Candide Analysis Francois-Marie Arouet, better known as Voltaire, was destined to have a long and prosperous literary career. His influence was so great during the eighteenth century, that some historians call it the century of Voltaire. His usage of irony, satire, theme, and allegory has shaped the literary world, and many historians have studied the style of Voltaire’s writing. Voltaire was one of the most well-known Philosophes and author of the eighteenth century. His works, like Candide, have influenced toleration, justice, politics and equality in modern times.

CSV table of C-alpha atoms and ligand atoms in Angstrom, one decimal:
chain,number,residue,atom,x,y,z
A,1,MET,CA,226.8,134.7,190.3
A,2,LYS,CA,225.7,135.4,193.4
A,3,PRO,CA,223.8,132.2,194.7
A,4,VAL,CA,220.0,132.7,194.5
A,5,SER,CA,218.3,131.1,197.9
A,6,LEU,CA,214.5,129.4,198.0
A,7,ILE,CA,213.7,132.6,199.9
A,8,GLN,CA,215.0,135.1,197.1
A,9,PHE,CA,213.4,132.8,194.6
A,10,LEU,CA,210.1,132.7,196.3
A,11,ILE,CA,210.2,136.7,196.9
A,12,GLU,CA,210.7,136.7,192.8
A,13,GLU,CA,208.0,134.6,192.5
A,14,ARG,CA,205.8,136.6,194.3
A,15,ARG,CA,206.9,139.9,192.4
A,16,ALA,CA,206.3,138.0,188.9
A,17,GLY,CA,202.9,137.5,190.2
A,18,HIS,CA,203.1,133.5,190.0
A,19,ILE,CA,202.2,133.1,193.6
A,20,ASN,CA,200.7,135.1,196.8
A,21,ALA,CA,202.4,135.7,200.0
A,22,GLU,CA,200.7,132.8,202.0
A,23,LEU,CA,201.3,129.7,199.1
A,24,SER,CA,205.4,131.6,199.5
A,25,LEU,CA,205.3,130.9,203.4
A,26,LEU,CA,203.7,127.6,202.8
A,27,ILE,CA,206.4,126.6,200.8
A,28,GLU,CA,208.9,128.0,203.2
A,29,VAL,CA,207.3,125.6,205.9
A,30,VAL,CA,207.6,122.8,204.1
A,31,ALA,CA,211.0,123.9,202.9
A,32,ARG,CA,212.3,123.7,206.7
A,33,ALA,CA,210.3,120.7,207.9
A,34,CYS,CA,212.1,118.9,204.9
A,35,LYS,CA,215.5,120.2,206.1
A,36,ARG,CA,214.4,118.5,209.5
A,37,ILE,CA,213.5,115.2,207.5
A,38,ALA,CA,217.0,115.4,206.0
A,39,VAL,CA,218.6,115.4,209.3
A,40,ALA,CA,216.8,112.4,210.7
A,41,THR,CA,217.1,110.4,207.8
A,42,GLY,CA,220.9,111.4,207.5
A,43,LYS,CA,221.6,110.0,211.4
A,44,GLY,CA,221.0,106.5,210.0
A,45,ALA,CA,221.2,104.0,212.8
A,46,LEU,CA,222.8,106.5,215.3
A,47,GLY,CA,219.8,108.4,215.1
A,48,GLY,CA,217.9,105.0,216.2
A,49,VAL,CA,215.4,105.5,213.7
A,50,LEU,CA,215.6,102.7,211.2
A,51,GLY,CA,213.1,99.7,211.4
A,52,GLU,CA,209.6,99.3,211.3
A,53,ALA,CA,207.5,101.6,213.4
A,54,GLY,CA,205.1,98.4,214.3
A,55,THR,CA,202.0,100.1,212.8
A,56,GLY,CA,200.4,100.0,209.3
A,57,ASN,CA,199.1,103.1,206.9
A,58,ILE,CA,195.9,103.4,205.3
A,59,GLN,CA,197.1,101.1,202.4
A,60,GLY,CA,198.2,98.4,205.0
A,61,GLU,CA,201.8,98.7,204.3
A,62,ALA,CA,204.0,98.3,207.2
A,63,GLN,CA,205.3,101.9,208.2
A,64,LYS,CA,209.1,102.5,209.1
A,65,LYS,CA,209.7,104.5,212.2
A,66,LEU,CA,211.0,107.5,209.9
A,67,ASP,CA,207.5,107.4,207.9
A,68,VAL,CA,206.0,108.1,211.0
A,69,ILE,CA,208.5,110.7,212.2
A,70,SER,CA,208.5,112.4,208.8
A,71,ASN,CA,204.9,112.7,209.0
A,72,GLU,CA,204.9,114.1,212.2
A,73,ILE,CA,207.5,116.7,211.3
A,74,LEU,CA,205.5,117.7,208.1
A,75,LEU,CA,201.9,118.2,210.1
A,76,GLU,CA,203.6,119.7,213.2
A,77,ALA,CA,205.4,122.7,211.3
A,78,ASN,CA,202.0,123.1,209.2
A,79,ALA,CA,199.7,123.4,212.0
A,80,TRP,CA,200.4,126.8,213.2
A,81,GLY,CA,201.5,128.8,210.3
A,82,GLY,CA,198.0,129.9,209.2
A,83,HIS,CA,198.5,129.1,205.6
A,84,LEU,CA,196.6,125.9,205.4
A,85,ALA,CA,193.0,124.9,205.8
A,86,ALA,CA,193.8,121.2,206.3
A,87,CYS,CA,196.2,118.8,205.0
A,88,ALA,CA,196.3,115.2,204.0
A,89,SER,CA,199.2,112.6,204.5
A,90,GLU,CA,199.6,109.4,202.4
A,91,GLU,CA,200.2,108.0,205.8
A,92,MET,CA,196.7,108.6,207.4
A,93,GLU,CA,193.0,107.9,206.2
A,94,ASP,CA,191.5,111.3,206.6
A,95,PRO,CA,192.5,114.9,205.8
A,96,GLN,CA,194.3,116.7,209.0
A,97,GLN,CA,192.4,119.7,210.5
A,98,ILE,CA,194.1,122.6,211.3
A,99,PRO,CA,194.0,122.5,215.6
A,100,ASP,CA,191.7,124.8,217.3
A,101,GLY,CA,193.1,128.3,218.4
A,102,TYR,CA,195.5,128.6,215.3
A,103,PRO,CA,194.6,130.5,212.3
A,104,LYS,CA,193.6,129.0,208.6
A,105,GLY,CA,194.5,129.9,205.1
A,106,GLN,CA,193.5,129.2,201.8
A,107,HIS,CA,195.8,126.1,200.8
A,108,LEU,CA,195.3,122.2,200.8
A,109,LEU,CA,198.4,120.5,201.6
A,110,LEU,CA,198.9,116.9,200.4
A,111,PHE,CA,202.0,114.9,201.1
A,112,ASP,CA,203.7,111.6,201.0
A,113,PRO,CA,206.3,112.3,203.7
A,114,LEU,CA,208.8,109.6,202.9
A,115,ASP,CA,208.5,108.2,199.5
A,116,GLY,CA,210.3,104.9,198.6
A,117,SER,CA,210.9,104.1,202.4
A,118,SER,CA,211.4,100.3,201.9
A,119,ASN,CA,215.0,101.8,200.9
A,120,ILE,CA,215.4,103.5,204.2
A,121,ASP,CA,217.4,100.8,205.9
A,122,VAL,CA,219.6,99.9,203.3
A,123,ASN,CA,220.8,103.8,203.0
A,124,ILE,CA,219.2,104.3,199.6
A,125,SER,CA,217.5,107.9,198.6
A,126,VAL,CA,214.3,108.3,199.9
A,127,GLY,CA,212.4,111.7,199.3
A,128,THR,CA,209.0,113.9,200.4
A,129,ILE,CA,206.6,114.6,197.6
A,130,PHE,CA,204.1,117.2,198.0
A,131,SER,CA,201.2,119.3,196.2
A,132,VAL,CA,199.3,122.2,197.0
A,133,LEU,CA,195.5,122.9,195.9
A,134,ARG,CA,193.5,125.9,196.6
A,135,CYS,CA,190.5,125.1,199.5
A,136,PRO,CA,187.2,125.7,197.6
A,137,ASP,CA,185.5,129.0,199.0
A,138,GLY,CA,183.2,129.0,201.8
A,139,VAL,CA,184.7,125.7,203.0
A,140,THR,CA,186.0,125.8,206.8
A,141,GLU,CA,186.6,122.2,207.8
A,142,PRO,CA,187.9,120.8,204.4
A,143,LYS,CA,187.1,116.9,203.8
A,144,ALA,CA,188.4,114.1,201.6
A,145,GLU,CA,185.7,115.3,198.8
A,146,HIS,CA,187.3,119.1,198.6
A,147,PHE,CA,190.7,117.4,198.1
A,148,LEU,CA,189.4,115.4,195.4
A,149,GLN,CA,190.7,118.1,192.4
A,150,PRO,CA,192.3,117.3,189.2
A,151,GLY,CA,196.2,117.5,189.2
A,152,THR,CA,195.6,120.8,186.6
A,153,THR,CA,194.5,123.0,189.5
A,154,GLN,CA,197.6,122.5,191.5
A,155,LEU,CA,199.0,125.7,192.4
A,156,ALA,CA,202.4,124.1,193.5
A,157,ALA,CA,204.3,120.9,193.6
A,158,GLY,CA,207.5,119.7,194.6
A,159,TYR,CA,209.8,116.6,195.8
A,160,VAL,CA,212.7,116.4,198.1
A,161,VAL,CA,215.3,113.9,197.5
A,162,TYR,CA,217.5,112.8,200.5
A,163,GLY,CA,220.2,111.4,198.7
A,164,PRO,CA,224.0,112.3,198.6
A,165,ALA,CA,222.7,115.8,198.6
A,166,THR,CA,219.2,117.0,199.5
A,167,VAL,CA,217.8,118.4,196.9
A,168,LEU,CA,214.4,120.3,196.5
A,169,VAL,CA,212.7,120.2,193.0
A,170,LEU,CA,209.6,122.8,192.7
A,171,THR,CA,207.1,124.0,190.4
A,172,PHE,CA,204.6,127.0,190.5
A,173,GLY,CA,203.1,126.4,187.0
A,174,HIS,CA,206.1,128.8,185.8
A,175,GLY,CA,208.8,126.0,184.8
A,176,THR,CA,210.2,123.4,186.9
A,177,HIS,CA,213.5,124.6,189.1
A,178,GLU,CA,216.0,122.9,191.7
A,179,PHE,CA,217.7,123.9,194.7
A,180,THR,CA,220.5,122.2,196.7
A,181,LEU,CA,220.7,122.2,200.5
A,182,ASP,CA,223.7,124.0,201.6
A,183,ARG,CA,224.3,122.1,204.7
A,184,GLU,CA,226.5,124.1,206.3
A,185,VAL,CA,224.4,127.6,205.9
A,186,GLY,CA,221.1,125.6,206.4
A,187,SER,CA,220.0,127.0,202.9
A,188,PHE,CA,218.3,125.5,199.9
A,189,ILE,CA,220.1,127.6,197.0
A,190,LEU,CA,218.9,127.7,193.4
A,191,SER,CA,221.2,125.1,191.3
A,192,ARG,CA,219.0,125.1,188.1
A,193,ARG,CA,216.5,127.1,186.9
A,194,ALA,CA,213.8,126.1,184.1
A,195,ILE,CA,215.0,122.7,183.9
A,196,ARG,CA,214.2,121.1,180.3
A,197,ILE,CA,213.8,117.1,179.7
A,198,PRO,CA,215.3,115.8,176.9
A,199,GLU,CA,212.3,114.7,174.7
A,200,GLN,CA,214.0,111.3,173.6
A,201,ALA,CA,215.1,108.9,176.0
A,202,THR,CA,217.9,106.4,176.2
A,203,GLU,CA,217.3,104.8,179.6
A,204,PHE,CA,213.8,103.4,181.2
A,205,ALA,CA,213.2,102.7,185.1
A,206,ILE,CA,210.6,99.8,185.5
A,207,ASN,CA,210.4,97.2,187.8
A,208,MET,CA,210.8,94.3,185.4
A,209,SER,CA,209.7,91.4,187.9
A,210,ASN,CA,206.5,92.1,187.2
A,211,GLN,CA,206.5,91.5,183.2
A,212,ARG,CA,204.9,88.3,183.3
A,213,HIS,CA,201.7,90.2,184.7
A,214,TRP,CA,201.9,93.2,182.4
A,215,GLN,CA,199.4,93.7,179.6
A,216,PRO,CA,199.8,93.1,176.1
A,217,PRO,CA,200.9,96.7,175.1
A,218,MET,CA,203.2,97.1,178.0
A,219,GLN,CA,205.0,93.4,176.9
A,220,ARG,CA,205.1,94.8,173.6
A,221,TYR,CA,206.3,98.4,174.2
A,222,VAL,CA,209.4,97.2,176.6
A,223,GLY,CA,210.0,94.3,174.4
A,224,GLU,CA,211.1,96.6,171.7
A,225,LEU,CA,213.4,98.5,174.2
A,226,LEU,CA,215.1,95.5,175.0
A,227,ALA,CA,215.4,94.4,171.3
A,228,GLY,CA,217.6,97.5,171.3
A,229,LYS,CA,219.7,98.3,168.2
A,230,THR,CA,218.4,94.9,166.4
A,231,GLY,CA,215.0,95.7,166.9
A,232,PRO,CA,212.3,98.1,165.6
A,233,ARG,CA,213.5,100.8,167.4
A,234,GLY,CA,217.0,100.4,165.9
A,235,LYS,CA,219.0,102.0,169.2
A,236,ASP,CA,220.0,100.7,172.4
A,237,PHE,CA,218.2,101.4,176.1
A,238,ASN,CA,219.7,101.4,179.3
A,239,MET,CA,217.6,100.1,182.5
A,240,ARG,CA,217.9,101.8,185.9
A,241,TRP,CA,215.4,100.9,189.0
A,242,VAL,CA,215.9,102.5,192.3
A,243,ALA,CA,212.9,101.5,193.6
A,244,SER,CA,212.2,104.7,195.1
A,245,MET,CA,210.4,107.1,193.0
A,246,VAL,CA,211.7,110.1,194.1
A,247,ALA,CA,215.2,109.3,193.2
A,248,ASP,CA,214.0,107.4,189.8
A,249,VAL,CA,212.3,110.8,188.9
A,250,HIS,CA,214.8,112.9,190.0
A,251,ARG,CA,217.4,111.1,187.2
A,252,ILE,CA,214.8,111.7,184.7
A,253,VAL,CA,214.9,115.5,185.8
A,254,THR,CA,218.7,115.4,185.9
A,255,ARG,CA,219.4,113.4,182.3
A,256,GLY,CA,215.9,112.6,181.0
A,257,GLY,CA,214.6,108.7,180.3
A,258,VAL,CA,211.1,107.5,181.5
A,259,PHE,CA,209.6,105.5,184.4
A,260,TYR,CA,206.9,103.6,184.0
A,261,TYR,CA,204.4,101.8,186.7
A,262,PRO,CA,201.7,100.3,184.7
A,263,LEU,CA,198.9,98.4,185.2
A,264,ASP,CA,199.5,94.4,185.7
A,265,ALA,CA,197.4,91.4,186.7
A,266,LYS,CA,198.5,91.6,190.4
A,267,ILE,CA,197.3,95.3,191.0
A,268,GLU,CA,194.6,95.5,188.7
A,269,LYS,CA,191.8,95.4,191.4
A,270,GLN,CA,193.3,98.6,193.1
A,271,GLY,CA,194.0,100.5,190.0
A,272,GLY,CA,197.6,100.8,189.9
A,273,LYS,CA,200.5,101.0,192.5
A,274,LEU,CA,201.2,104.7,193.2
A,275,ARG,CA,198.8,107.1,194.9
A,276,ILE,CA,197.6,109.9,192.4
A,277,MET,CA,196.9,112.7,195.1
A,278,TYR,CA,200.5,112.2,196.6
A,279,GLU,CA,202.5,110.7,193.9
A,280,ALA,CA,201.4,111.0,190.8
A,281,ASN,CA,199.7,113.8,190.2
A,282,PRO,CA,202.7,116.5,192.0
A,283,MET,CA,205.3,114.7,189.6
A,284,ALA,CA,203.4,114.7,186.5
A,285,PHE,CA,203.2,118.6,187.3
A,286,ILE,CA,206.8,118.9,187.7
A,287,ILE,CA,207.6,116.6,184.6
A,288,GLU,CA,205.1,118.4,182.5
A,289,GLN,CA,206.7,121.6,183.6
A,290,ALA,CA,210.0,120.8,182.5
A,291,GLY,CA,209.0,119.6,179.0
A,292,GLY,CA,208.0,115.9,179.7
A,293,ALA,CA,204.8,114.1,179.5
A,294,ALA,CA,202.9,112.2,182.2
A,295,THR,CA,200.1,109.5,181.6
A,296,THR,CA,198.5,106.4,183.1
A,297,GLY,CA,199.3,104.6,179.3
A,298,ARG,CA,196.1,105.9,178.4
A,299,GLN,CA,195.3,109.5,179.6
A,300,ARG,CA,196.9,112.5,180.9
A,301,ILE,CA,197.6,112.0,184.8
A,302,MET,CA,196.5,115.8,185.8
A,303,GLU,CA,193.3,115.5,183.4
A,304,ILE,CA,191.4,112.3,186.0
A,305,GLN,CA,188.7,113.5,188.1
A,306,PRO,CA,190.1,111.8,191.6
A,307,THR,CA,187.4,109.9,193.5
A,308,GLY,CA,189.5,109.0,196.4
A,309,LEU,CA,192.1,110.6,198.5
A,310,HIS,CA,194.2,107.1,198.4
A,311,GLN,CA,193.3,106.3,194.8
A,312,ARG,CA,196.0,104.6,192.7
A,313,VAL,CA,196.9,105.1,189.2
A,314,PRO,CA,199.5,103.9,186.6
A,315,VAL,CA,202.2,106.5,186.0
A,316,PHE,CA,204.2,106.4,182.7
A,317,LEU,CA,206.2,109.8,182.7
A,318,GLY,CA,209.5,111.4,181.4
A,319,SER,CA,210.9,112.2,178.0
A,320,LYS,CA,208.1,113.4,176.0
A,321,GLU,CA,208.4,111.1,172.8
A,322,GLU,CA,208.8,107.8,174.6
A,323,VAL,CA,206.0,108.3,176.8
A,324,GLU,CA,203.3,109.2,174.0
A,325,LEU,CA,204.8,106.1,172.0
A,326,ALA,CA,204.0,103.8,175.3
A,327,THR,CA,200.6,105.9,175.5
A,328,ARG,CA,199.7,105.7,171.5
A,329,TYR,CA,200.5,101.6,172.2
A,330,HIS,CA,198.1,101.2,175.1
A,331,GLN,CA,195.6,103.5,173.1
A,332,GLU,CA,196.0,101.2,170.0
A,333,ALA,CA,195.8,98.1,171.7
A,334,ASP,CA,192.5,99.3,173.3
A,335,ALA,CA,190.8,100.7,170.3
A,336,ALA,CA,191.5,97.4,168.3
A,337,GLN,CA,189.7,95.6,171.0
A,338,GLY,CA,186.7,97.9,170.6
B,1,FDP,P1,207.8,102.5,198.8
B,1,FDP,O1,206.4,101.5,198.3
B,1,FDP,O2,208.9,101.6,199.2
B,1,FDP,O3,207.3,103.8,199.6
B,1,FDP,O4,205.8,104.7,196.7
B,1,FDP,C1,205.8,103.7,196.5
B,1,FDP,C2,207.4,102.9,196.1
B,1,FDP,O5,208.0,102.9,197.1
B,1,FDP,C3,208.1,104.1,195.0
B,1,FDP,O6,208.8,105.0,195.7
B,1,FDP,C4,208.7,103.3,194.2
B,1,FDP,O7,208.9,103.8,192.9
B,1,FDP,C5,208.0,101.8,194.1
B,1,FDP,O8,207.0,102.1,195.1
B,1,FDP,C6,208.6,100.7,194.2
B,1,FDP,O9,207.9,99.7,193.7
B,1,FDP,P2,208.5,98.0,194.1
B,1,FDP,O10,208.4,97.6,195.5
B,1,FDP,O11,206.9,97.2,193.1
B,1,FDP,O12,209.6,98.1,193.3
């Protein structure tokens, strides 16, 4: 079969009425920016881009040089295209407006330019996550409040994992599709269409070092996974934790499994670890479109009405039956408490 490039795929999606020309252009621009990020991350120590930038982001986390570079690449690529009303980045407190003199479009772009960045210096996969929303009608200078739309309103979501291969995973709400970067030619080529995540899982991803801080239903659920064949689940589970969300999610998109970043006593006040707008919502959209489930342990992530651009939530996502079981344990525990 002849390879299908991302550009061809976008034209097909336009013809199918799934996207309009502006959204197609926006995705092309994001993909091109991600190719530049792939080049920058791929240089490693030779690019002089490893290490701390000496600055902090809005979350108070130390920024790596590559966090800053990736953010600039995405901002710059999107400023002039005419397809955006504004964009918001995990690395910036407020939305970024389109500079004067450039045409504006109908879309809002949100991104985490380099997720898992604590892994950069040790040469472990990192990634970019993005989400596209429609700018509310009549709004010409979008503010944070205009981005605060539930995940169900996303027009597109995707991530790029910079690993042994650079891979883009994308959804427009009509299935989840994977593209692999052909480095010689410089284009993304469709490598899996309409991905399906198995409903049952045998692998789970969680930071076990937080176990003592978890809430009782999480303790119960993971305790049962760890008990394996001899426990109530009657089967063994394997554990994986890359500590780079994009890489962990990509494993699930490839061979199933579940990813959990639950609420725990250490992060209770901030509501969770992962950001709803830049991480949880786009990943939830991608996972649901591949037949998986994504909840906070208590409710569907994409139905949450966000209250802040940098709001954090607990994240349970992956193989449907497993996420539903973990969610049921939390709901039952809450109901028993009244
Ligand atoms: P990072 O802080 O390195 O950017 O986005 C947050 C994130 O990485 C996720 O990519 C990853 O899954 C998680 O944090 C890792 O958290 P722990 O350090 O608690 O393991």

“On the twenty-first day of November, 1694, in the city of Paris, a fifth child was born to M. Francois Arouet. The child was named Francois-Marie” (Redman 1). Francois-Marie had a pen-name when he wrote books; it was Voltaire. Voltaire had a variety of jobs in the literary field (Redman 572). “During his own age, he was noted as a political satirist, playwright, and poet. Voltaire has been remembered most for his incisive short stories, which convey complex philosophical ideas” (Sturm). He was truly a jack of all trades, in the literary world. He received very little formal education before the age of nine. When he was older he was sent to the Jesuit College of Louis-le-Grand, where he received a formal education (Gaasch). The college was operated by Jesuits, or Roman Catholic Priests (Cummings). “Voltaire depicts religious men as hypocrites who don’t live up to the religion they profess to believe” (Candide: Theme Analysis). “Voltaire makes the church out to be one of the most corrupt, violence-ridden institutions on the planet” (Candide: Theme Analysis). The symbol of the church is referred to throughout Voltaire’s writing. However, Voltaire never gave credit to anyone for being his “inspiration” for writing. Voltaire crusaded against corruption, censorship and religious intolerance all his life. These, among other things, may be interpreted as inspirations (Redman 58). In 1726,